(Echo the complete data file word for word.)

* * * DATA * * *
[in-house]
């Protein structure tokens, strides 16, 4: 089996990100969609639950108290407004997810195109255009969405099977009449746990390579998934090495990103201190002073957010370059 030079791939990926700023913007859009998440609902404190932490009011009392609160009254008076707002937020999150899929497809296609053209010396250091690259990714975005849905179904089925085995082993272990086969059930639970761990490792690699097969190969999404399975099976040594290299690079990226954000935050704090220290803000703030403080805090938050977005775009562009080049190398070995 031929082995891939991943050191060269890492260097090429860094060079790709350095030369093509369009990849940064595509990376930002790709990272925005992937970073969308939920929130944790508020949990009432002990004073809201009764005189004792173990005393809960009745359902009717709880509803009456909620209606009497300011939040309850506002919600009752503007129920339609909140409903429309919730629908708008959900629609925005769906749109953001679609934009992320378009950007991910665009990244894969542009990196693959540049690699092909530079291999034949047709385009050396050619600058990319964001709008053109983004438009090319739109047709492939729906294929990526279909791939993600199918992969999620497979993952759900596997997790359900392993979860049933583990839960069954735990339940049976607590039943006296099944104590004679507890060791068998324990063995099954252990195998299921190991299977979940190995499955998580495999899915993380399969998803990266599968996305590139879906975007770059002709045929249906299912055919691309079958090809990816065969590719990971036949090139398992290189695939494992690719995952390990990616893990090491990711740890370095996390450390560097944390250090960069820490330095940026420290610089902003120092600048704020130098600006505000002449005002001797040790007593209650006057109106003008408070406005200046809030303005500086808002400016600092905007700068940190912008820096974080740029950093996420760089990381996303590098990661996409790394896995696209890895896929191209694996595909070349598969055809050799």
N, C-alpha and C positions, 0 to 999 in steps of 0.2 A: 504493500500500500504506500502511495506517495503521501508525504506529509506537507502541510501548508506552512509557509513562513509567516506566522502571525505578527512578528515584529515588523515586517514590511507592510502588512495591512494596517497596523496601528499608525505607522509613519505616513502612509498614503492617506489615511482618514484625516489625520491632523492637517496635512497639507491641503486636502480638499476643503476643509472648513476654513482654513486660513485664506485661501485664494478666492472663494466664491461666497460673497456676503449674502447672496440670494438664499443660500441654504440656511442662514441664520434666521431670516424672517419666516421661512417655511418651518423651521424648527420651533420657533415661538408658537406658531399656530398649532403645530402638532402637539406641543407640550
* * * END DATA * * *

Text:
[in-house]
């Protein structure tokens, strides 16, 4: 089996990100969609639950108290407004997810195109255009969405099977009449746990390579998934090495990103201190002073957010370059 030079791939990926700023913007859009998440609902404190932490009011009392609160009254008076707002937020999150899929497809296609053209010396250091690259990714975005849905179904089925085995082993272990086969059930639970761990490792690699097969190969999404399975099976040594290299690079990226954000935050704090220290803000703030403080805090938050977005775009562009080049190398070995 031929082995891939991943050191060269890492260097090429860094060079790709350095030369093509369009990849940064595509990376930002790709990272925005992937970073969308939920929130944790508020949990009432002990004073809201009764005189004792173990005393809960009745359902009717709880509803009456909620209606009497300011939040309850506002919600009752503007129920339609909140409903429309919730629908708008959900629609925005769906749109953001679609934009992320378009950007991910665009990244894969542009990196693959540049690699092909530079291999034949047709385009050396050619600058990319964001709008053109983004438009090319739109047709492939729906294929990526279909791939993600199918992969999620497979993952759900596997997790359900392993979860049933583990839960069954735990339940049976607590039943006296099944104590004679507890060791068998324990063995099954252990195998299921190991299977979940190995499955998580495999899915993380399969998803990266599968996305590139879906975007770059002709045929249906299912055919691309079958090809990816065969590719990971036949090139398992290189695939494992690719995952390990990616893990090491990711740890370095996390450390560097944390250090960069820490330095940026420290610089902003120092600048704020130098600006505000002449005002001797040790007593209650006057109106003008408070406005200046809030303005500086808002400016600092905007700068940190912008820096974080740029950093996420760089990381996303590098990661996409790394896995696209890895896929191209694996595909070349598969055809050799």
N, C-alpha and C positions, 0 to 999 in steps of 0.2 A: 504493500500500500504506500502511495506517495503521501508525504506529509506537507502541510501548508506552512509557509513562513509567516506566522502571525505578527512578528515584529515588523515586517514590511507592510502588512495591512494596517497596523496601528499608525505607522509613519505616513502612509498614503492617506489615511482618514484625516489625520491632523492637517496635512497639507491641503486636502480638499476643503476643509472648513476654513482654513486660513485664506485661501485664494478666492472663494466664491461666497460673497456676503449674502447672496440670494438664499443660500441654504440656511442662514441664520434666521431670516424672517419666516421661512417655511418651518423651521424648527420651533420657533415661538408658537406658531399656530398649532403645530402638532402637539406641543407640550